Better with time: Randomized controlled trials on the rise in rad research, but still room for improvement

Both the quality and quantity of radiologic randomized controlled trials has improved dramatically over the past 20 years, according to results of a new study published online in the American Journal of Roentgenology.

Randomized controlled trials, which significantly limit the possibility of bias in reported results, are considered to be among the most reliable methods to research new medical interventions and treatments.

That’s not necessarily the case when it comes to radiology research, said lead author Su Jin Hong, MD, and his colleagues from Kangdong Seong-Sim Hospital in Seoul, South Korea.

“Unlike other clinical specialties, radiologic [randomized controlled trials] involving diagnostic imaging face additional challenges with regard to feasibility, acceptability, and standardization,” they wrote. “Furthermore, methodologic and financial concerns often make it difficult to conduct [randomized controlled trials] in the field of radiology.”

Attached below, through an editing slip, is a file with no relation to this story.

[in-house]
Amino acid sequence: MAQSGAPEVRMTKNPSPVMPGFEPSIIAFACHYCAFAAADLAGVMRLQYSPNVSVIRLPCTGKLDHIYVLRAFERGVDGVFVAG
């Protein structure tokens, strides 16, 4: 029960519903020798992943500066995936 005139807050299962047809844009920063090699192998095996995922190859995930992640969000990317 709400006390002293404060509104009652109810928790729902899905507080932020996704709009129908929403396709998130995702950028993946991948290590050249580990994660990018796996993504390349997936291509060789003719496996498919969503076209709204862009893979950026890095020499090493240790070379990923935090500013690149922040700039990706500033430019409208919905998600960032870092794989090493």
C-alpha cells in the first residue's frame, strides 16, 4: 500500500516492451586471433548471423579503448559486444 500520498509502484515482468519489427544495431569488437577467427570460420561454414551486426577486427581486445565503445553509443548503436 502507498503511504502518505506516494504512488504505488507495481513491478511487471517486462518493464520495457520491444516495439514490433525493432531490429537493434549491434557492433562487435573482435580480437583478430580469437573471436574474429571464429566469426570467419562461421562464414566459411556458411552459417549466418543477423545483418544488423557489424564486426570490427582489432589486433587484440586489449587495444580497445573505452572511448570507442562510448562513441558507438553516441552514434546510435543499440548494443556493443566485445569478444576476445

Hong and his team conducted a bibliometric study to assess the characteristics and quality of radiologic randomized controlled trials over the past 20 years. To do so, they performed a search of the PubMed database to identify all radiologic randomized controlled trials published from 1995-2014 and extracted information including the specific journal, radiologic subspecialty, imaging technique, number of subjects, study result, funding, number of authors, number of institutions and country of origin.

Each randomized trial was scored for methodologic quality by applying the Jadad scale, a scoring tool ranging from 0-5 according to levels of randomization, double-blinding, and withdrawals and dropouts. When a trial’s total score was 3-5 points, the study was categorized as high quality; when the total score was 0-2 points, it was categorized as low quality.

Their results showed significant increases in the number of radiologic randomized controlled trials published during the study time period, from only 43 such trials conducted between 1995-1999 to 172 conducted from 2010–2014. Randomization was appropriate in 46 percent of all trials, double-blinding was adequate in 20 percent of articles, and appropriate reasons for withdrawals and dropouts were described in 64 percent of studies overall.

“The quantity and quality of radiologic [randomized trials] have significantly increased over the past two decades; however, the methodologic quality remains suboptimal,” the authors concluded. “There were significant improvements during the study periods in the reporting of appropriate randomization methods, reporting of withdrawals and dropouts, number of studies using inappropriate randomization methods, and overall quality.”